hong kong

Photo reprinted courtesy of  Heather Katsoulis via Flickr

This week in Public Diplomacy, digital diplomacy shaped the global dialogue and altered the way nations interact.

While there were signs on Monday that Hong Kong's protests might be coming to a low ebb, their visual impact looks likely to last for a while.

With the widespread filtering, even blocking, of both traditional media Internet sites and social media sites by the Chinese government , Chinese-Americans have been finding other ways to keep tabs on the pro-democracy demonstrations taking place in Hong Kong.

In truth, the fears about CIA infiltration and those about Japanese cartoon characters are part of the same anxiety: a feeling that China's lack of soft power presents a weak underbelly to the outside world.

September 30, 2014

On the surface, the turmoil in Hong Kong is caused by Beijing’s decision regarding general elections. In reality, the deep sources of the conflict are not so different from the recent large-scale outbreaks of social tensions in Xinjiang, Tibet, and Taiwan.

Thousands of cups of Hong Kong's "silk-stocking" milk tea will be served to visitors at an exhibition in Taiwan showcasing the city's cultural heritage. Intangible cultural heritage will take centre stage at Hong Kong Week 2014 in Taipei, the third annual showcase presented by the Hong Kong-Taiwan Cultural Cooperation Committee. The October 17 to November 2 exhibition will feature 480 items that best represent the Hong Kong community and provide cultural continuity.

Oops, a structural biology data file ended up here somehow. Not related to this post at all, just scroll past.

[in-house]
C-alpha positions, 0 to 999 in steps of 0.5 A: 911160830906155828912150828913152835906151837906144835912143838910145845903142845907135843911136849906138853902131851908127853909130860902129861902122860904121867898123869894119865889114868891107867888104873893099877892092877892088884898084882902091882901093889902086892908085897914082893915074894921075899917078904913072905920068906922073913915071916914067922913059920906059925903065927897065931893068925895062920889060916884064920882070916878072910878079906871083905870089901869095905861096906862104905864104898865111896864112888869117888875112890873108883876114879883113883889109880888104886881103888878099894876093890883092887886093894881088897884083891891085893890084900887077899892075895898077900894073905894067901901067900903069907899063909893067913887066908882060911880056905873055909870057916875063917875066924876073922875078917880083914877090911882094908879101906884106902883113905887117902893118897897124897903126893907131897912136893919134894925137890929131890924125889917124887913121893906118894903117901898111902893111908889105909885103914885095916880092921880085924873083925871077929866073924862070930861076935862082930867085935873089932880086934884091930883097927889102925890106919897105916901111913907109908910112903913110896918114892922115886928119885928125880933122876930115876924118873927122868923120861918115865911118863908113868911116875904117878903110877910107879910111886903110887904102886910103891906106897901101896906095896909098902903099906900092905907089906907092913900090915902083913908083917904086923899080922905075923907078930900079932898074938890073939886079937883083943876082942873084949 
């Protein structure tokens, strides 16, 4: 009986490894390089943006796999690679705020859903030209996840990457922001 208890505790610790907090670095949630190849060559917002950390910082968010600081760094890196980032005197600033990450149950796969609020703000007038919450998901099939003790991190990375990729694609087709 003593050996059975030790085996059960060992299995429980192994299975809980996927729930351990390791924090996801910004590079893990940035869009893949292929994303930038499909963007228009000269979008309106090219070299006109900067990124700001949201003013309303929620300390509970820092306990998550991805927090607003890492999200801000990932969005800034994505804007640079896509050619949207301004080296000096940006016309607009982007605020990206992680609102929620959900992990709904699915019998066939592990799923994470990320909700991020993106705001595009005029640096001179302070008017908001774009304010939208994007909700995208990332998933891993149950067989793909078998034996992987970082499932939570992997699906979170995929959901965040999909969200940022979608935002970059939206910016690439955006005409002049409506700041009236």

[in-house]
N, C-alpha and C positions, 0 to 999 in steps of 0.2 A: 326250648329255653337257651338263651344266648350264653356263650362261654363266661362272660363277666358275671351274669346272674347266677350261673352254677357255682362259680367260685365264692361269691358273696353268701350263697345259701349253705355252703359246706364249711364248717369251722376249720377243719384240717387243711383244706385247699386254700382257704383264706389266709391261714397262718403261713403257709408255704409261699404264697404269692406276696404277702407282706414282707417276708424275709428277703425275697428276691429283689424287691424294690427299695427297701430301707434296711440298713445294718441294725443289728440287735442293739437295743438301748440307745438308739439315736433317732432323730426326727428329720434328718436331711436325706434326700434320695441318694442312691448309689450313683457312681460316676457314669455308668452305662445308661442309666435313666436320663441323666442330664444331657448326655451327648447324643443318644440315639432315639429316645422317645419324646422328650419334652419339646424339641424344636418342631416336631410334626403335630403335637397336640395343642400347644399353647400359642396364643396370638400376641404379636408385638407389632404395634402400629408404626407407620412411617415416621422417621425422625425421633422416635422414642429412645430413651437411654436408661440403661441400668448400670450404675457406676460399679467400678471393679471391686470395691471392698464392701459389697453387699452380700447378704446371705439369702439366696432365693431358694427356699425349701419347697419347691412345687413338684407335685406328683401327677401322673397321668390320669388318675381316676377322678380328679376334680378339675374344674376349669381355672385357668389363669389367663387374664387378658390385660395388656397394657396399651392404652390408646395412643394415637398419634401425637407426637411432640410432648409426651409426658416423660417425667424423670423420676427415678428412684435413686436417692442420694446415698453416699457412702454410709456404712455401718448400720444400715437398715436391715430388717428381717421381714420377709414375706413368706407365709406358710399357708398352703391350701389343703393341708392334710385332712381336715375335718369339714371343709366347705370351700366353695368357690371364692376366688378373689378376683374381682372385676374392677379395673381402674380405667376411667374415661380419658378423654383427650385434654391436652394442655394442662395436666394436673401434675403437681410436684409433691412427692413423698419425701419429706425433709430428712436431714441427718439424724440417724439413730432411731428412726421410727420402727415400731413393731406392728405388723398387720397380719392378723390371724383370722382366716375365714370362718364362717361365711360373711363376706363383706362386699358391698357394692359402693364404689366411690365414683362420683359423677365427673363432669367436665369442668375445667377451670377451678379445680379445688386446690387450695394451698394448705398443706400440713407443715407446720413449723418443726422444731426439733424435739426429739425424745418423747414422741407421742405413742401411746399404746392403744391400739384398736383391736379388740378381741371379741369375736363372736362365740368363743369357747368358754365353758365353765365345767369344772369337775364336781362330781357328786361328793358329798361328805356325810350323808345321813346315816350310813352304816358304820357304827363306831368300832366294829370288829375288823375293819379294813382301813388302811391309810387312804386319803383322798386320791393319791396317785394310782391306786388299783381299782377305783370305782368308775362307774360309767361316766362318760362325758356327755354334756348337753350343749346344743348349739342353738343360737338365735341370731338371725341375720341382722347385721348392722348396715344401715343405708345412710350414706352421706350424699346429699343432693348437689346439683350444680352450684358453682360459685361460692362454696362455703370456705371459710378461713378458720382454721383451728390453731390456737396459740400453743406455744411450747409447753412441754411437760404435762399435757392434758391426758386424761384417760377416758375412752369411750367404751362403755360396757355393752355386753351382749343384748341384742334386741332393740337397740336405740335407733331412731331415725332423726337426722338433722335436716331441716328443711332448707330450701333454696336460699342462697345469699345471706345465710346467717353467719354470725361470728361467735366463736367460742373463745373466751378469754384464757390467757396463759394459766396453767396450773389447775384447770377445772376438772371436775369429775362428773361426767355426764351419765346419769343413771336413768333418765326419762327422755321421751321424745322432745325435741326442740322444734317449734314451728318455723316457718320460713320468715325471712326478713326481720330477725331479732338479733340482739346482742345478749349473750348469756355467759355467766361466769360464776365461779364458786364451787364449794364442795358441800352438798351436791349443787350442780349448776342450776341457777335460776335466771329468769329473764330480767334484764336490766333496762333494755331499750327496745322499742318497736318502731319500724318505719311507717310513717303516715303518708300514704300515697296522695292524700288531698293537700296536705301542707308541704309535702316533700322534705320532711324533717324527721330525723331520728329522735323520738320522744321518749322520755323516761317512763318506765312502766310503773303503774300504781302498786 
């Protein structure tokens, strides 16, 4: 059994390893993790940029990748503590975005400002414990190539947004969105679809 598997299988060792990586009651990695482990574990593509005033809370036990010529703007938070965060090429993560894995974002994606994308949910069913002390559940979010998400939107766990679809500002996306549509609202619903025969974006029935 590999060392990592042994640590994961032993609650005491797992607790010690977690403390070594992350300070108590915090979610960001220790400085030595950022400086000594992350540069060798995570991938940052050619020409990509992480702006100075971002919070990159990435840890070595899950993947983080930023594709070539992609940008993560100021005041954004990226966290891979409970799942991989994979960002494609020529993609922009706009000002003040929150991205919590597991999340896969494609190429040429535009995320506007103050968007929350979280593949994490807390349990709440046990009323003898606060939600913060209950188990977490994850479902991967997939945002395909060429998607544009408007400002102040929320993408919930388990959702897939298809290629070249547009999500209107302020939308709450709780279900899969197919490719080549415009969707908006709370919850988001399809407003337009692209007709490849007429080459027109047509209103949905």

This year also marks the 50th anniversary of the opening of diplomatic relations between France and Communist China. Urged on by President Charles de Gaulle, in 1964, the French became the first Western nation to recognize the new government in Beijing, much to the disgust of the Americans. A long established diplomatic bond of trust exists between the two nations, albeit a bond that has been stretched on one or two occasions. 

Mainland censors must have no clue about what they are censoring. They probably received instructions from higher-ups that some popular foreign TV series being shown online must be shut down as part of an internet campaign to clean up pornography and other undesirable contents. So to meet quotas, they randomly picked a few.